[Skip to Content]
Access to paid content on this site is currently suspended due to excessive activity being detected from your IP address Please contact the publisher to request reinstatement.
[Skip to Content Landing]
Original Contribution
August 25, 2004

Telephone Psychotherapy and Telephone Care Management for Primary Care Patients Starting Antidepressant Treatment: A Randomized Controlled Trial

Author Affiliations

Author Affiliations: Center for Health Studies, Group Health Cooperative, Seattle, Wash.

JAMA. 2004;292(8):935-942. doi:10.1001/jama.292.8.935

Context Both antidepressant medication and structured psychotherapy have been proven efficacious, but less than one third of people with depressive disorders receive effective levels of either treatment.

Objective To compare usual primary care for depression with 2 intervention programs: telephone care management and telephone care management plus telephone psychotherapy.

Design Three-group randomized controlled trial with allocation concealment and blinded outcome assessment conducted between November 2000 and May 2002.

Setting and Participants A total of 600 patients beginning antidepressant treatment for depression were systematically sampled from 7 group-model primary care clinics; patients already receiving psychotherapy were excluded.

Interventions Usual primary care; usual care plus a telephone care management program including at least 3 outreach calls, feedback to the treating physician, and care coordination; usual care plus care management integrated with a structured 8-session cognitive-behavioral psychotherapy program delivered by telephone.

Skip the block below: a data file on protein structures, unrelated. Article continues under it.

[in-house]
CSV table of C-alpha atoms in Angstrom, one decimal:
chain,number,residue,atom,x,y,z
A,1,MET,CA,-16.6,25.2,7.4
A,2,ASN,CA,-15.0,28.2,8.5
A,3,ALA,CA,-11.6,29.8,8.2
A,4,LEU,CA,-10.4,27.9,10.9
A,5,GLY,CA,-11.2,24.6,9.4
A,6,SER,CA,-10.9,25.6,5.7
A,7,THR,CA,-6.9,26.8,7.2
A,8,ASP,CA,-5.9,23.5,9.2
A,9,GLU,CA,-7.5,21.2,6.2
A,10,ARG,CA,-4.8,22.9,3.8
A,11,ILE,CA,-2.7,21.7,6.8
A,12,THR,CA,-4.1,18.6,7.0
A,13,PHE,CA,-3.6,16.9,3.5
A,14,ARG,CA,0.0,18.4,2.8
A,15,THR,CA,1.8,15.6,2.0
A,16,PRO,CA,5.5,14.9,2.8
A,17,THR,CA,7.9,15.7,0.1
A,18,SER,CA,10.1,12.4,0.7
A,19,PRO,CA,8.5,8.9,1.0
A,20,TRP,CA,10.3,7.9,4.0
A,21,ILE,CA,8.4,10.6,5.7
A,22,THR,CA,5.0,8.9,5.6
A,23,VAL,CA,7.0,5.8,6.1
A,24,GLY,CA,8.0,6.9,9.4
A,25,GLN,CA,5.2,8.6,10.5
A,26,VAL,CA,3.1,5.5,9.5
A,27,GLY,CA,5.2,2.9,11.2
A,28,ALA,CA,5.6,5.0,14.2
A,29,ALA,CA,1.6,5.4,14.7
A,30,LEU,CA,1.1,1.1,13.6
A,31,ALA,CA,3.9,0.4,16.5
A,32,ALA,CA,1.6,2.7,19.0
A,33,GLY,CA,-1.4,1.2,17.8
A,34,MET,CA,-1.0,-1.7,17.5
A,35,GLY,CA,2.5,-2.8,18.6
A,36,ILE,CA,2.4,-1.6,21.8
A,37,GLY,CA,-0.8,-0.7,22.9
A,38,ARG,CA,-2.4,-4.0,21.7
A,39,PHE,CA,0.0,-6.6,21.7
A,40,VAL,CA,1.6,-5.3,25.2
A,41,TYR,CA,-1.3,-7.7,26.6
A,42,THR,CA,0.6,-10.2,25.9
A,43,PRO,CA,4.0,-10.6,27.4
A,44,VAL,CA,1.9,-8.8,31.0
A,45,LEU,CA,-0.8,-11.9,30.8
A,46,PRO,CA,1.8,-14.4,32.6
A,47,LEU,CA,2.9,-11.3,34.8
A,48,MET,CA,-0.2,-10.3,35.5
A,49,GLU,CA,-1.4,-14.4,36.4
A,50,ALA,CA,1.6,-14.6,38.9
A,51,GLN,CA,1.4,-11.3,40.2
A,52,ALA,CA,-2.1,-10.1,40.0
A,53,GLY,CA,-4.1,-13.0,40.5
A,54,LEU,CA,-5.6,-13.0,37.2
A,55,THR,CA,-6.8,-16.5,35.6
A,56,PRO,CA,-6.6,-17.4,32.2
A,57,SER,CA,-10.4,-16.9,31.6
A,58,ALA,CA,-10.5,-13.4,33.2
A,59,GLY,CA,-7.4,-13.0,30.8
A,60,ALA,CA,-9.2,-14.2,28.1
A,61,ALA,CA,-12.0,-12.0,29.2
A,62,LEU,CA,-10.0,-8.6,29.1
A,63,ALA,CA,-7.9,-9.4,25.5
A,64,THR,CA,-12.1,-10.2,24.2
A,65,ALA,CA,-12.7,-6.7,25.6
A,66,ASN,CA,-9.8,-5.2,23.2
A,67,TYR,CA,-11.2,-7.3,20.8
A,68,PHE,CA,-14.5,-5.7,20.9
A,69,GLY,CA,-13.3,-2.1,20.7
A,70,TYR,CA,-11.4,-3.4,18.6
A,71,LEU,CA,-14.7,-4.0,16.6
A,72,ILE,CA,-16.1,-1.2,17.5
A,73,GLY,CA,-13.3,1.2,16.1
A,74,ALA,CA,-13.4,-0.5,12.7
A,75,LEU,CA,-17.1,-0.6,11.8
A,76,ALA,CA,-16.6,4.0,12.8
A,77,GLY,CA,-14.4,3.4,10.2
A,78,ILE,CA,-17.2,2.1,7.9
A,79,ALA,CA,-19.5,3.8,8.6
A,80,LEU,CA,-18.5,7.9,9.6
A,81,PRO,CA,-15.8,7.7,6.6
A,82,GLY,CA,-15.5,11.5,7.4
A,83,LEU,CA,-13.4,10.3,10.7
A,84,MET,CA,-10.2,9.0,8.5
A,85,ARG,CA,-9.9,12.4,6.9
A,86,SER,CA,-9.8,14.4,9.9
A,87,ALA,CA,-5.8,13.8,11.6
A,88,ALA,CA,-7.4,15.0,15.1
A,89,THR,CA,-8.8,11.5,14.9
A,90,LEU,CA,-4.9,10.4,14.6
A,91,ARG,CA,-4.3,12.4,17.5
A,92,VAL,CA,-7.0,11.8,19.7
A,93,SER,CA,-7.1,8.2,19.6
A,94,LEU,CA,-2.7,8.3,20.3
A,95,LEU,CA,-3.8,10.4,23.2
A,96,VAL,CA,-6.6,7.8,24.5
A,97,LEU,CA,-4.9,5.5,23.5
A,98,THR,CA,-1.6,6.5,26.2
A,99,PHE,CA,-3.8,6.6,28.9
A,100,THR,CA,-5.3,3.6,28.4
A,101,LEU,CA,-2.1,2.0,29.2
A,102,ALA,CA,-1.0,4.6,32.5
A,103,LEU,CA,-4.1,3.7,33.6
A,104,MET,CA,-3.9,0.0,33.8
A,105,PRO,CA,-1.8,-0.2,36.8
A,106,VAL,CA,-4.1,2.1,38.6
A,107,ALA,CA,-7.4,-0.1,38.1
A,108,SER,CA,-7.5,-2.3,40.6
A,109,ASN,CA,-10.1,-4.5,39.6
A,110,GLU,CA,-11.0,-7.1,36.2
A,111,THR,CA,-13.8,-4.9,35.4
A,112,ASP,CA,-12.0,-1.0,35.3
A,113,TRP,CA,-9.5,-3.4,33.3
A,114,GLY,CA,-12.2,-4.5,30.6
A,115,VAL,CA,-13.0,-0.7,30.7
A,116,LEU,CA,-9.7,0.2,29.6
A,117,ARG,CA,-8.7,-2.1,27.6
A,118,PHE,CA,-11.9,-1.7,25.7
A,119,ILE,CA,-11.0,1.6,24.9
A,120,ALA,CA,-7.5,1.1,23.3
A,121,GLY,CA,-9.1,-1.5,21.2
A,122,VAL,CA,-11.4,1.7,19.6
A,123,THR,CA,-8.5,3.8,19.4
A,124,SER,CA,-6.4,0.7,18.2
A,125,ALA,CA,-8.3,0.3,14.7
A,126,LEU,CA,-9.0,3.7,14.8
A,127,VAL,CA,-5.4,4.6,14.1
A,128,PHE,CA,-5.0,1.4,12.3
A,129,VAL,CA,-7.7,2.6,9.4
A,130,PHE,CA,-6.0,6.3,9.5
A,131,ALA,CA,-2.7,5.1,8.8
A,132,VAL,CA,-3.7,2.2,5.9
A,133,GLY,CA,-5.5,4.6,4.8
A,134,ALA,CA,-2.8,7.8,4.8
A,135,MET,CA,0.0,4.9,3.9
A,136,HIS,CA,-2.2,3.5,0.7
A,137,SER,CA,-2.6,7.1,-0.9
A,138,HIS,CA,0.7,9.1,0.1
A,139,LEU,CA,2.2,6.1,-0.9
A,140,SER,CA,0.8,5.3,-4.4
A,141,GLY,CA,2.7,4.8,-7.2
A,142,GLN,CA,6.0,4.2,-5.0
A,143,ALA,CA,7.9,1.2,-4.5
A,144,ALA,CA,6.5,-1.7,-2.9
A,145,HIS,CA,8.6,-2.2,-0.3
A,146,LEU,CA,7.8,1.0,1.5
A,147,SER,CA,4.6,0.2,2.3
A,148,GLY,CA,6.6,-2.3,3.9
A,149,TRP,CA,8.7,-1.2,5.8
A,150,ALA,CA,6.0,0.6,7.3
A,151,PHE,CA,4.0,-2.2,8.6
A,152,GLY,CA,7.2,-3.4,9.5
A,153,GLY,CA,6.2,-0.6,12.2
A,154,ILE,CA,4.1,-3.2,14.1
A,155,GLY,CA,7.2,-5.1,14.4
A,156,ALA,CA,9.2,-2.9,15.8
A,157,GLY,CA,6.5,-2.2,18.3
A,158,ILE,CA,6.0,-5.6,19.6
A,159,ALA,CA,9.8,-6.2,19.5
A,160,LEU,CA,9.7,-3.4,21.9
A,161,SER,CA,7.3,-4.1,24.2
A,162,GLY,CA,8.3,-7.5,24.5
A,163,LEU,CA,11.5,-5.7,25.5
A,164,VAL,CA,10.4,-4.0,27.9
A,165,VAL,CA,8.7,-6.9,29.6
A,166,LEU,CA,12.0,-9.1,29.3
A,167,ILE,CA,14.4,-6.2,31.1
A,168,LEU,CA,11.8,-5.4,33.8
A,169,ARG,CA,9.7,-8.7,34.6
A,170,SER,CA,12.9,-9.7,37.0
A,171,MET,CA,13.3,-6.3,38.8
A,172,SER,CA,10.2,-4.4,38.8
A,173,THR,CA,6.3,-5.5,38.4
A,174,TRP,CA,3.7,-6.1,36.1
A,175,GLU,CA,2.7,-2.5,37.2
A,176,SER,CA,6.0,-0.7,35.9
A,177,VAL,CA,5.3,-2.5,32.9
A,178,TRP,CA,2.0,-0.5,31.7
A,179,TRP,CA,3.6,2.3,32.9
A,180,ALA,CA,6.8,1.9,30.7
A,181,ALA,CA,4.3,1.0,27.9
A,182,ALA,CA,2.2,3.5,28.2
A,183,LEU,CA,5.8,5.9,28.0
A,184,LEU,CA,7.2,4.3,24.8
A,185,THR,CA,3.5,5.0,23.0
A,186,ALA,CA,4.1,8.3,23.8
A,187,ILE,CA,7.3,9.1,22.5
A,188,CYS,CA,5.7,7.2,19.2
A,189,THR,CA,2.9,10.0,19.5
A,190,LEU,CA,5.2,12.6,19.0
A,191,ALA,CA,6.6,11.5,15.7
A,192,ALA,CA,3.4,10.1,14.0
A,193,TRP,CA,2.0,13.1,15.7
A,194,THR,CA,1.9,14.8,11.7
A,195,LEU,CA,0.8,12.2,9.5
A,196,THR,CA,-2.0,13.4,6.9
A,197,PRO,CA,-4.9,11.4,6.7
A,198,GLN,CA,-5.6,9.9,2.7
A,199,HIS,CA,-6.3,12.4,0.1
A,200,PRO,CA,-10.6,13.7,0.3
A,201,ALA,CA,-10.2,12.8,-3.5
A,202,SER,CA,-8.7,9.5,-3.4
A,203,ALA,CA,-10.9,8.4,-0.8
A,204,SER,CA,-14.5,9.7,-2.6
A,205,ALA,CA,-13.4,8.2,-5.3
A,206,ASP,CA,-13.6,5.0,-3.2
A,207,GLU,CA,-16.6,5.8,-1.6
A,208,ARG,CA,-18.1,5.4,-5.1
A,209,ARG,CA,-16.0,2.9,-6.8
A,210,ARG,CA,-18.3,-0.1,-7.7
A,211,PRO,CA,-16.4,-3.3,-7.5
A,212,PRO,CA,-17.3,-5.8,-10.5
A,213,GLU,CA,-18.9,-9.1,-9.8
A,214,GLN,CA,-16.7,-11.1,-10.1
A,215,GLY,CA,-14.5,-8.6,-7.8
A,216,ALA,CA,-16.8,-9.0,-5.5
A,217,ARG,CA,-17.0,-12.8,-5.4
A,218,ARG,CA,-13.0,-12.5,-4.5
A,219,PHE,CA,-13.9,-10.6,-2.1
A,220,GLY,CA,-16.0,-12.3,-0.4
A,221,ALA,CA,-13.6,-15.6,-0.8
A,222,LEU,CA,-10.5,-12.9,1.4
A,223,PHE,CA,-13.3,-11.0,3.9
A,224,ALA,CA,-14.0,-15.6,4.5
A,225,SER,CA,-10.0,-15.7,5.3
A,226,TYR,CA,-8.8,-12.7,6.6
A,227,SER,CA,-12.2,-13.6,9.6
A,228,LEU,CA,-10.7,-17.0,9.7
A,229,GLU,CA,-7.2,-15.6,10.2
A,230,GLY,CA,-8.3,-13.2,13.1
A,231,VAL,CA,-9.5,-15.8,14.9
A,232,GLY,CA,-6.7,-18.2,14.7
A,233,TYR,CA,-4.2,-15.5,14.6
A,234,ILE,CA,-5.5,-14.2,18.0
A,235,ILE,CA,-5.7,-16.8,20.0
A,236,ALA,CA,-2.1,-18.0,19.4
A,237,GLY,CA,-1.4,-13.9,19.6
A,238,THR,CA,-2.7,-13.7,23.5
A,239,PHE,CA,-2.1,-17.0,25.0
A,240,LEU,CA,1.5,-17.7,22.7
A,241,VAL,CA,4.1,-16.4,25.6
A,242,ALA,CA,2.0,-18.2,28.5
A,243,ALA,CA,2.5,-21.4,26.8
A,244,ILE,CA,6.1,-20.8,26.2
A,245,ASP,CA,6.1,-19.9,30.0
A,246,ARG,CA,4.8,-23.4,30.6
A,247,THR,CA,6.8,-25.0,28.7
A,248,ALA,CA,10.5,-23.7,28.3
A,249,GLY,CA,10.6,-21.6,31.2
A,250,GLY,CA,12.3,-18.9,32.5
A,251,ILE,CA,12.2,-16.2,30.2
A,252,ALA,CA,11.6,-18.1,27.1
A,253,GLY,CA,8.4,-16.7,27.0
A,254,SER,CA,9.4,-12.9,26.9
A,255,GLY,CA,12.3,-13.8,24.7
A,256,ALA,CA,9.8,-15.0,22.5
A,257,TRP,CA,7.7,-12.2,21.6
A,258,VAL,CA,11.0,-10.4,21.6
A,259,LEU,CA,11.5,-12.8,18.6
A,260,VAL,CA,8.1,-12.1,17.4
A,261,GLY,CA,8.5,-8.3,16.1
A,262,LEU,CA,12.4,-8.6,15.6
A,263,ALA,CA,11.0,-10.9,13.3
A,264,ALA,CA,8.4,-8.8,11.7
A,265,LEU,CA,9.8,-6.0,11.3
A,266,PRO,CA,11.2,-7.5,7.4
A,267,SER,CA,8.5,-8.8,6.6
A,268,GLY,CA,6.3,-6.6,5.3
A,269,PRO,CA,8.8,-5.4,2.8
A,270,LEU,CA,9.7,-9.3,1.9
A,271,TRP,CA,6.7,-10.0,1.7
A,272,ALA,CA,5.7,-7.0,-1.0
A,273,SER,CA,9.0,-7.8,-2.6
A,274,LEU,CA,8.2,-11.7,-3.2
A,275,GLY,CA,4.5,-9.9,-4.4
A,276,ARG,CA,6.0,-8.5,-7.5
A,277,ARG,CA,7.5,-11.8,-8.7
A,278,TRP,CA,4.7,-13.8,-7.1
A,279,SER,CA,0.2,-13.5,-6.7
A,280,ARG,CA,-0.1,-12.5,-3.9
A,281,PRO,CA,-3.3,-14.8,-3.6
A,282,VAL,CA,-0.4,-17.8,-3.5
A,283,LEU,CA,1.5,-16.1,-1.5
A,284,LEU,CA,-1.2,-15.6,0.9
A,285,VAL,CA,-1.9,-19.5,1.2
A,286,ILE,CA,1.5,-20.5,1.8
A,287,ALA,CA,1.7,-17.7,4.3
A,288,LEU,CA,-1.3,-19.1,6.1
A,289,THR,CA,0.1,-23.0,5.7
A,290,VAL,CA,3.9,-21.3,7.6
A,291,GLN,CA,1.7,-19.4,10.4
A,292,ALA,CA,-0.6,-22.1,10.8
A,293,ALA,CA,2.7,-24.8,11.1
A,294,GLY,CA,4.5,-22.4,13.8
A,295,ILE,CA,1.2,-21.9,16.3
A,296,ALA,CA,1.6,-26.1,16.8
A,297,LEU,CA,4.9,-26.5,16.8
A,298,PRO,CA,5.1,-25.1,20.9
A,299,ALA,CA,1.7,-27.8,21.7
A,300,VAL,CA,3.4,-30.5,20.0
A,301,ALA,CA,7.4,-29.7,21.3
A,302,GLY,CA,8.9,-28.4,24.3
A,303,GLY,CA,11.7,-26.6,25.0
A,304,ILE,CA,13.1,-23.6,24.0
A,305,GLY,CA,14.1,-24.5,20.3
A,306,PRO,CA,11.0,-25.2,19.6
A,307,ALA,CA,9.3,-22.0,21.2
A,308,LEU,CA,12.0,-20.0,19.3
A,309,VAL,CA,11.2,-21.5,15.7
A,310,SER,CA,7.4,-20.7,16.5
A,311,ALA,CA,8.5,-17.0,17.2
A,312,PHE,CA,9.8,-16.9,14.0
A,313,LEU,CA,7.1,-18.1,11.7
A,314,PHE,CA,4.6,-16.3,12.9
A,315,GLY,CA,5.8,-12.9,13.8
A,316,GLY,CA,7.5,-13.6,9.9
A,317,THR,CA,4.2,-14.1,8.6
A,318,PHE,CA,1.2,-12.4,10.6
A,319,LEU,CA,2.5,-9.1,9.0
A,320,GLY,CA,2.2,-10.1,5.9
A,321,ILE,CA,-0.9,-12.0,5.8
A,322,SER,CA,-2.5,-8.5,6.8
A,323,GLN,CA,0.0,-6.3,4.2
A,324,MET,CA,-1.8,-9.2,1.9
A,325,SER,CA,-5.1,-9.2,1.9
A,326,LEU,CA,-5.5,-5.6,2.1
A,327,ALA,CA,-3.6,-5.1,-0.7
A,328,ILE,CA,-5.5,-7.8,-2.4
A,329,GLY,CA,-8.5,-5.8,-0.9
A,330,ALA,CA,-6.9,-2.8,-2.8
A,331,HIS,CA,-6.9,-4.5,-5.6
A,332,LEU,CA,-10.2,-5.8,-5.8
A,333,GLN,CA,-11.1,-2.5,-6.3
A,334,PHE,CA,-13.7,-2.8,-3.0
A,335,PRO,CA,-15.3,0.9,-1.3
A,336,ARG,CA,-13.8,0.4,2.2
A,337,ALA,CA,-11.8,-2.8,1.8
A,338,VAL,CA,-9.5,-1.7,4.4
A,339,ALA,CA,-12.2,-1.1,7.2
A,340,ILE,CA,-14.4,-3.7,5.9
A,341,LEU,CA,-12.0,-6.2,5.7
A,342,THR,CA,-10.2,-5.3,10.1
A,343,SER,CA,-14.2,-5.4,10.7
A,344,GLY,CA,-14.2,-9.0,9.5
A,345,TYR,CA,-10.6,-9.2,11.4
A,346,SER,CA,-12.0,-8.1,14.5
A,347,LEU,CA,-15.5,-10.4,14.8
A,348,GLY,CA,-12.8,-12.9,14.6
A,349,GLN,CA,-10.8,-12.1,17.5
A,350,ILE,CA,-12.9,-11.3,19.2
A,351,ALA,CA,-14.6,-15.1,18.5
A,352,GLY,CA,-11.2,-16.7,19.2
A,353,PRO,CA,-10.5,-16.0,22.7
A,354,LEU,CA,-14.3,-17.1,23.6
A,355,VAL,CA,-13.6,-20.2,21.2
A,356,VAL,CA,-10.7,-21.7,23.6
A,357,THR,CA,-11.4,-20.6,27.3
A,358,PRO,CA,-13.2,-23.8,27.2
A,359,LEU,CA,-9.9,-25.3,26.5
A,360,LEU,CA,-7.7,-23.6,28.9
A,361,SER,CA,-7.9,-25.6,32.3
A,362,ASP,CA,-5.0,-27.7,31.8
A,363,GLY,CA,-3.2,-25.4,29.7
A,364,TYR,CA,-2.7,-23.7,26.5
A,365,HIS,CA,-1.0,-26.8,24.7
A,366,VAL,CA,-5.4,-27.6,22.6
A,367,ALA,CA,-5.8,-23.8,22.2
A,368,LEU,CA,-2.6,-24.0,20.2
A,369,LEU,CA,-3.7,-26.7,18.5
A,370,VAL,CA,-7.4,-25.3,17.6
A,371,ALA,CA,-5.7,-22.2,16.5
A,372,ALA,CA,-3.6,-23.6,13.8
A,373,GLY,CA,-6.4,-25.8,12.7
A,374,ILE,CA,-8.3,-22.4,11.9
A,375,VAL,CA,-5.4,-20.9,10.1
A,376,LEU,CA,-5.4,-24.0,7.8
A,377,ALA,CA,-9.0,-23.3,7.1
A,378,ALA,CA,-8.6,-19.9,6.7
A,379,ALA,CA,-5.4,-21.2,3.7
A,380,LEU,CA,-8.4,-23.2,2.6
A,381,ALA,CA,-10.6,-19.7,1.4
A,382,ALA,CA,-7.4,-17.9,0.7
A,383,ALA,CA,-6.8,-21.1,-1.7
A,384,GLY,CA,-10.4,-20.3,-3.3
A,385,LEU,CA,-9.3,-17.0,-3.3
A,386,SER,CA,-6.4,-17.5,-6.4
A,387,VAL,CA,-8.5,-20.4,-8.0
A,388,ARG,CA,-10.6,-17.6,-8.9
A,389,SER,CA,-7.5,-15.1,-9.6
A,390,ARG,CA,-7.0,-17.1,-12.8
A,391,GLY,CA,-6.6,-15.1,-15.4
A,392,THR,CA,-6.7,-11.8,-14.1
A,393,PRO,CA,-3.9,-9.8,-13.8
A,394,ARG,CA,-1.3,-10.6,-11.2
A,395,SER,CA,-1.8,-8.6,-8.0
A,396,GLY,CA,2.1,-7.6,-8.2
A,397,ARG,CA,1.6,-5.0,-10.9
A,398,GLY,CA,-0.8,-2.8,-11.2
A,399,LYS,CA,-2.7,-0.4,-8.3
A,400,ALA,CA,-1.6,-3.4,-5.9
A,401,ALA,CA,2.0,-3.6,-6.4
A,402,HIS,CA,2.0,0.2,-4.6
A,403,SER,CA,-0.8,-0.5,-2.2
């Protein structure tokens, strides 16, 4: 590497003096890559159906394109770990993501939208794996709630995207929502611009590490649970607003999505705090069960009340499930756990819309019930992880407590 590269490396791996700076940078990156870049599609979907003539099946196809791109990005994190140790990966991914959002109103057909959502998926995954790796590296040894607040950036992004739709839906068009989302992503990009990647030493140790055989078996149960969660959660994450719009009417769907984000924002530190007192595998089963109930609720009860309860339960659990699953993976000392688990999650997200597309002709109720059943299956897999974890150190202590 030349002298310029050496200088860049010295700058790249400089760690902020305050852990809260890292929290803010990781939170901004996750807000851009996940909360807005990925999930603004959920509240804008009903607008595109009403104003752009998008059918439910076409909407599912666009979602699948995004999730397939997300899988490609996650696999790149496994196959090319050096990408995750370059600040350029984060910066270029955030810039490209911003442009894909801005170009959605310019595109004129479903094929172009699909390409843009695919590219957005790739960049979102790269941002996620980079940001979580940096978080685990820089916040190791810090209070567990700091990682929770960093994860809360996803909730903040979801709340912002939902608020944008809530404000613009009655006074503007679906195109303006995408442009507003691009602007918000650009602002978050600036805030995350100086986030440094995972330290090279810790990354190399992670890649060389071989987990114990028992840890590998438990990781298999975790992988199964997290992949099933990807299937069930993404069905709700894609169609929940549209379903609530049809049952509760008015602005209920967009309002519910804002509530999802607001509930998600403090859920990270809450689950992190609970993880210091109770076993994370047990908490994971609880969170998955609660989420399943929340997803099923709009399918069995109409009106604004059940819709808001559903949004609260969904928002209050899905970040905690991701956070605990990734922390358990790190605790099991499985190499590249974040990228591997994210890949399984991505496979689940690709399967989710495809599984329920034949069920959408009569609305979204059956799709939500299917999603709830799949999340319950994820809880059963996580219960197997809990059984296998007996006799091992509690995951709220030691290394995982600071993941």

Main Outcome Measures Blinded telephone interviews at 6 weeks, 3 months, and 6 months assessed depression severity (Hopkins Symptom Checklist Depression Scale and the Patient Health Questionnaire), patient-rated improvement, and satisfaction with treatment. Computerized administrative data examined use of antidepressant medication and outpatient visits.

Results Treatment participation rates were 97% for telephone care management and 93% for telephone care management plus psychotherapy. Compared with usual care, the telephone psychotherapy intervention led to lower mean Hopkins Symptom Checklist Depression Scale depression scores (P = .02), a higher proportion of patients reporting that depression was "much improved" (80% vs 55%, P<.001), and a higher proportion of patients "very satisfied" with depression treatment (59% vs 29%, P<.001). The telephone care management program had smaller effects on patient-rated improvement (66% vs 55%, P = .04) and satisfaction (47% vs 29%, P = .001); effects on mean depression scores were not statistically significant.

Conclusions For primary care patients beginning antidepressant treatment, a telephone program integrating care management and structured cognitive-behavioral psychotherapy can significantly improve satisfaction and clinical outcomes. These findings suggest a new public health model of psychotherapy for depression including active outreach and vigorous efforts to improve access to and motivation for treatment.